The first time I kissed him,
He tasted of
Mints and Hesitation,
And the movement of his tongue
In my mouth.
But the cool touch of his fingers
On my back, on my chest,
Left marks of longing.
I could still feel him in my mouth
Even after he walked away.
Eight days later, I kissed him again
And I realized
There was a flavour to his lips
That I could get used to;
The mints were gone and,
In place of Hesitation,
Poetry, I tasted
Jagged prose, I tasted
A frightening brilliance, I tasted
A dangerous wanting
That may have only been mine.
The first time we fucked, he
Laced our fingers together,
He grounded himself by my hands,
And my name tumbled out of his mouth
In glorious syllabification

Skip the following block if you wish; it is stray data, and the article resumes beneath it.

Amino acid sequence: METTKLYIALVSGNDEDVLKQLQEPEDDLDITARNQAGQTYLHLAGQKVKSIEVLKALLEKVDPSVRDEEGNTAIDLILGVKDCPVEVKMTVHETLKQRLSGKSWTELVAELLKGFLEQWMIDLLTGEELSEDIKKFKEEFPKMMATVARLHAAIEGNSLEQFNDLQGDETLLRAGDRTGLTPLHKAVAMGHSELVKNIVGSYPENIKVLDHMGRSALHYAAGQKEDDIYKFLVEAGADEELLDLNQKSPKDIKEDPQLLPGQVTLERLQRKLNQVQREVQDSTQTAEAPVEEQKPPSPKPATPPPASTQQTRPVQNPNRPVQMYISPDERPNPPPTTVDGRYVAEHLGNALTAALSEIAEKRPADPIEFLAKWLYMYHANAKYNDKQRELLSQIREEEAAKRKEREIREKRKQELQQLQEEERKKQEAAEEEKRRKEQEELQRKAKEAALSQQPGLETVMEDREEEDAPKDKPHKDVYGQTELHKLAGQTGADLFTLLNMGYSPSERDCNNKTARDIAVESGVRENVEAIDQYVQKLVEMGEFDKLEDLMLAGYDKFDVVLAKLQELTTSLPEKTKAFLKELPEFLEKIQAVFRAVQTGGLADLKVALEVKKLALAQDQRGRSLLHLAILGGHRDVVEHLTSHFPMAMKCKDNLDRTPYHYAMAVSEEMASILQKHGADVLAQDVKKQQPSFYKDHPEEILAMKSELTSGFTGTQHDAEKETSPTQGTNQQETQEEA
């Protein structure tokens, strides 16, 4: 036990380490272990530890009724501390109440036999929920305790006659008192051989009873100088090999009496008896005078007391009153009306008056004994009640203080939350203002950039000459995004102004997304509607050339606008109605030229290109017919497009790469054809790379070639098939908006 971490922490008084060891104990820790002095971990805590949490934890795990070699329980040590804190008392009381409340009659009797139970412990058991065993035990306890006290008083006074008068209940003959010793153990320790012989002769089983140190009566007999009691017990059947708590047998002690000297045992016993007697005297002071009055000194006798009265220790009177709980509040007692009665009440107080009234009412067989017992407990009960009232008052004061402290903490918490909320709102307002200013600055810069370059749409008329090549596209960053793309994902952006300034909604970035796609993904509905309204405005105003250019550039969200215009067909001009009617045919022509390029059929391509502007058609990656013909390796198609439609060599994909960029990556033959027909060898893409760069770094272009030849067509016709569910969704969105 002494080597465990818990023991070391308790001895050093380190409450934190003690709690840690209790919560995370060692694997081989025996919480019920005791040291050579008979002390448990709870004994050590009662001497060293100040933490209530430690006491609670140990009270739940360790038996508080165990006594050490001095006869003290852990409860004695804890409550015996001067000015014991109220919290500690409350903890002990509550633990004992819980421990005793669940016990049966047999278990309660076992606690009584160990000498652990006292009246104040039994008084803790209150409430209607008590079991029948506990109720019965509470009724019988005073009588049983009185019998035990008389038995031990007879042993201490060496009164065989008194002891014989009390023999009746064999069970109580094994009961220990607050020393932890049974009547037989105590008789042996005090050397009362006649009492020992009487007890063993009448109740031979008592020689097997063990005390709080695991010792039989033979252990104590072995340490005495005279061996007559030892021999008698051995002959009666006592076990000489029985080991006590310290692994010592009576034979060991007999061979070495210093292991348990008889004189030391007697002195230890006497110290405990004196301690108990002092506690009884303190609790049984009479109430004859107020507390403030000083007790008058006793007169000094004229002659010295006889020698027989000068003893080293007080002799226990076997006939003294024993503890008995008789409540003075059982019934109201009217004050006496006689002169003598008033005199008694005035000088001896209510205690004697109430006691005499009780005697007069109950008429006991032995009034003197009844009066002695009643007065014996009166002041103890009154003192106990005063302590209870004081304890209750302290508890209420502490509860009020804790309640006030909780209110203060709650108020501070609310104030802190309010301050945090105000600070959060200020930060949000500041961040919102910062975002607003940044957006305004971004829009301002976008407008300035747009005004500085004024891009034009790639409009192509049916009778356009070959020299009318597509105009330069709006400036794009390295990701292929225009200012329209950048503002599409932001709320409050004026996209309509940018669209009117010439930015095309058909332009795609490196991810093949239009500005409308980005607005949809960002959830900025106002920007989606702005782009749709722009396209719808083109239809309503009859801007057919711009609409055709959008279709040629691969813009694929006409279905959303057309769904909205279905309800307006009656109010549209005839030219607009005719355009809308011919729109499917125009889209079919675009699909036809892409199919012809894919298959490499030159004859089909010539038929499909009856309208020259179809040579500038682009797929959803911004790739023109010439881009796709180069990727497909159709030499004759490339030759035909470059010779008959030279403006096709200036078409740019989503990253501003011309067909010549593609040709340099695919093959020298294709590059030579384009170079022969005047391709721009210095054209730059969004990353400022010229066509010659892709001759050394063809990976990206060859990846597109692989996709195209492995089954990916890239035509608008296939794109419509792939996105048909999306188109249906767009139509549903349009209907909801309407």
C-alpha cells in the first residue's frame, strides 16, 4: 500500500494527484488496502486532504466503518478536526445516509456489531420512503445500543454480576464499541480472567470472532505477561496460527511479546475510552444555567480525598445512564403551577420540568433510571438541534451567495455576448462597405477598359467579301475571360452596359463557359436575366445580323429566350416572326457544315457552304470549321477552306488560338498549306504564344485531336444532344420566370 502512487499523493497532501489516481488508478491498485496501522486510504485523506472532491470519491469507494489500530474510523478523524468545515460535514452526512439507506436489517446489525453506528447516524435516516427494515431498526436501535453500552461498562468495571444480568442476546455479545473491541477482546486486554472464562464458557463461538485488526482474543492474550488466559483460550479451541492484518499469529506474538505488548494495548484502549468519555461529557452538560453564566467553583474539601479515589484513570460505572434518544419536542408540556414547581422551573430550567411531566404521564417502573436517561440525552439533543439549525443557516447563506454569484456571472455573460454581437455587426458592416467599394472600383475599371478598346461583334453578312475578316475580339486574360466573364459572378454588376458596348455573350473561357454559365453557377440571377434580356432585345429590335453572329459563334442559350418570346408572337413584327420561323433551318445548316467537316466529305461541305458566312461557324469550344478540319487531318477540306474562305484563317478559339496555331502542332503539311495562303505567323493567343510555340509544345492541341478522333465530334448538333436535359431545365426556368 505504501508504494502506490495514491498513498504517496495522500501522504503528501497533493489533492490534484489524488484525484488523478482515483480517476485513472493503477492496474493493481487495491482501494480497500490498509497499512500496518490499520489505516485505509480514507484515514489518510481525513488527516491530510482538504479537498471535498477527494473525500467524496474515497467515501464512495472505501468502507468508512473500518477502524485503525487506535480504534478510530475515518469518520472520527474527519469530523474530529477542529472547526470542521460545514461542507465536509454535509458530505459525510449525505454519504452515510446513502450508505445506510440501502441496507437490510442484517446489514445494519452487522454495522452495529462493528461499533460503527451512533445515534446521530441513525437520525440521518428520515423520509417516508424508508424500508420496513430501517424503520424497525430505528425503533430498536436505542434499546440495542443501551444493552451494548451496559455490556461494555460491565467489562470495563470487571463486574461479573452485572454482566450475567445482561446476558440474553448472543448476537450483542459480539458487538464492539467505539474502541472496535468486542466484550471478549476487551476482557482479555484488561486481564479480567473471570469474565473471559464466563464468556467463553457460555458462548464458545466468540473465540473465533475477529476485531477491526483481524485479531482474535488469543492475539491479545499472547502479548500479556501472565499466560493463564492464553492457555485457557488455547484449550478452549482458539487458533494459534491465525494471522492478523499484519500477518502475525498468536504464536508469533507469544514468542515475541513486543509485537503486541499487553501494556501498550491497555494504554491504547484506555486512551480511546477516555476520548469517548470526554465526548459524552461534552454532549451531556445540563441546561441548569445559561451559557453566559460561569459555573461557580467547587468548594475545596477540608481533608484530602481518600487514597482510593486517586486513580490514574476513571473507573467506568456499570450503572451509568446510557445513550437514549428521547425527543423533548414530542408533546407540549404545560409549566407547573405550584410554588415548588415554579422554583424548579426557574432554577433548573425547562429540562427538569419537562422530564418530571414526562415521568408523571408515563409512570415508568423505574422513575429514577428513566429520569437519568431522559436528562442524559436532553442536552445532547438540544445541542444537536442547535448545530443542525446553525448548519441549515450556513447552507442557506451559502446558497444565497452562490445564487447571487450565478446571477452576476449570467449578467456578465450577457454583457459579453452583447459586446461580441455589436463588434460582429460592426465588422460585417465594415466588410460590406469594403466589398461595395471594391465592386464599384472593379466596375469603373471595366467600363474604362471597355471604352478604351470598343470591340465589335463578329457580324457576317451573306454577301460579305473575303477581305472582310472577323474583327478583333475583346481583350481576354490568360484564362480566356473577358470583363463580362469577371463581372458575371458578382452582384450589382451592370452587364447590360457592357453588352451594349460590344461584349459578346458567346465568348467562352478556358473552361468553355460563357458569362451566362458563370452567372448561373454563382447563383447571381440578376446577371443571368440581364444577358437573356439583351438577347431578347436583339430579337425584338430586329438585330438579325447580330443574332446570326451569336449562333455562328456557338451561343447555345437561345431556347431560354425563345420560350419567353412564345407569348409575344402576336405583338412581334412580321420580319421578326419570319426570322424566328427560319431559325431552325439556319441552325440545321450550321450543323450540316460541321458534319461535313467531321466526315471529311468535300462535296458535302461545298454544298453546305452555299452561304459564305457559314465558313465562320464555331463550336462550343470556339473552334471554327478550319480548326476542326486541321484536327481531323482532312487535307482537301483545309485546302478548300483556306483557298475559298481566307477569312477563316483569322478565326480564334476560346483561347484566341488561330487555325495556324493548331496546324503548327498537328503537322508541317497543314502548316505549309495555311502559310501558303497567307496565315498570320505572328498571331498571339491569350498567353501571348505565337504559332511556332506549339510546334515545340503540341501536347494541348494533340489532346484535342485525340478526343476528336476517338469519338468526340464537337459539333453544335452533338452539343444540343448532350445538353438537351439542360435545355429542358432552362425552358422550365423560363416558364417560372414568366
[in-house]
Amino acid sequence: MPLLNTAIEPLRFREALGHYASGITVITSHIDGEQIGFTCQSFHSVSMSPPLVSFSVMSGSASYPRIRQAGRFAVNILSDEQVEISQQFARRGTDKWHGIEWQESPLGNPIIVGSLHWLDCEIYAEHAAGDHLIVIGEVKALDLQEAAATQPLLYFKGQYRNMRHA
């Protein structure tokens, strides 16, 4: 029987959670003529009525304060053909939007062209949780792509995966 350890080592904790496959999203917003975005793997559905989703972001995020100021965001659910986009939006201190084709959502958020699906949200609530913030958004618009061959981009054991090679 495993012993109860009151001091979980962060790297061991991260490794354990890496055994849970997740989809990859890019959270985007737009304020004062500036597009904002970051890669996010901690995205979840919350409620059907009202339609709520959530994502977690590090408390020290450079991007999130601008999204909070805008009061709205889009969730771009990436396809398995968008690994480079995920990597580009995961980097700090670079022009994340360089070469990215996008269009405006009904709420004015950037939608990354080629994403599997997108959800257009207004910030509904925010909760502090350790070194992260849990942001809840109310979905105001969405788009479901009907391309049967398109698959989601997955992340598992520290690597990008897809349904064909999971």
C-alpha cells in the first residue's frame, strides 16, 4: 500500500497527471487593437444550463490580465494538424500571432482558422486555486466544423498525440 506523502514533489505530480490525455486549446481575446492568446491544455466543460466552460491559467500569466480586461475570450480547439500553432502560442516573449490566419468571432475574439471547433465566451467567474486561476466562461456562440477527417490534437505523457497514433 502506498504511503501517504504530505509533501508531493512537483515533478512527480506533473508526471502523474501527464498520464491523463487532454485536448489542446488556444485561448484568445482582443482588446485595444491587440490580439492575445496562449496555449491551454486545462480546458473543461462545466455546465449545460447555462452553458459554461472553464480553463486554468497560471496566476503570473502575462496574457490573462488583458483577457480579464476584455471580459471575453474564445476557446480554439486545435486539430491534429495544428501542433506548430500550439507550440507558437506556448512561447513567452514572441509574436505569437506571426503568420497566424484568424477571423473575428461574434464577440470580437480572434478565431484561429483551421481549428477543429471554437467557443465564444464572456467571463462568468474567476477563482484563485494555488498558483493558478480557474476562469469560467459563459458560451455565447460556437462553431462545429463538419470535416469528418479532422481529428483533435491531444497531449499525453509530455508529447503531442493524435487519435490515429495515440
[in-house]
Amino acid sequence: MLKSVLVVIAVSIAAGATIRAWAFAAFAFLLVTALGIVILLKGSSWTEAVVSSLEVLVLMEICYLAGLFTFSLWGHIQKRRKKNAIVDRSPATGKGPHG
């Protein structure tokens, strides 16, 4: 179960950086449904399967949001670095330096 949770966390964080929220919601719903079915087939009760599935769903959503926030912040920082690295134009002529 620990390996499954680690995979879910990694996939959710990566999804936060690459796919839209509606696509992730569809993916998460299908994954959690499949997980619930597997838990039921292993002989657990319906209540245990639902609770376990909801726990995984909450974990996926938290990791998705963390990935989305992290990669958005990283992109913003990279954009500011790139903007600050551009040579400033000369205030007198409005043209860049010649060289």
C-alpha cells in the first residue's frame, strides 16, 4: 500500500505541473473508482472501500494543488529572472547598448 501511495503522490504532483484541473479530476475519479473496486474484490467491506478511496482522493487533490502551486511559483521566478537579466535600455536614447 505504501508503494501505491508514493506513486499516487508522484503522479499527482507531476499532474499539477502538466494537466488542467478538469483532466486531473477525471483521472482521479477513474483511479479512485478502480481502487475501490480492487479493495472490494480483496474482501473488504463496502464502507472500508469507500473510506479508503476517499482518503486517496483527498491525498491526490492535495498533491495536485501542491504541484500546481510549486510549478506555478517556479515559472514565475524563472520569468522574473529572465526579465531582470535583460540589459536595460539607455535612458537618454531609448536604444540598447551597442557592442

As the world deconstructed itself around us
And built itself back up in his eyes.
Later, with my head on his shoulder,
His fingers tangled in my hair, and
My knuckles tracing abstract art on his chest,
He mumbled that he loved me,
With his eyes fixed on a spot overhead,
Sneaking a peek into the rest of the Universe;
As he drifted off to sleep,
I spoke the words “I love you”
Against his cheek.
Every time we kissed, he always had his eyes closed
And I wondered if it made me a bad person,
Watching his face while we made out,
When he was basking in the moment,
Focused on the sensation of lips against lips,
Moans against breaths,
Tongues fighting a battle against teeth and flesh.
Every day, I discovered new tastes in him,
Every day, my lips unearthed a secret flavour
I had not found before, and
Every day, I told him home was
The smell he left in my mouth and, in response,
He told me he’d only ever tasted
Strawberries when he kissed me.
It took me three months and
To realize the foreign taste in his mouth
Was not, in fact,
A Deeper Understanding, or
A Promise of Forever;
It was Cherry Chapstick and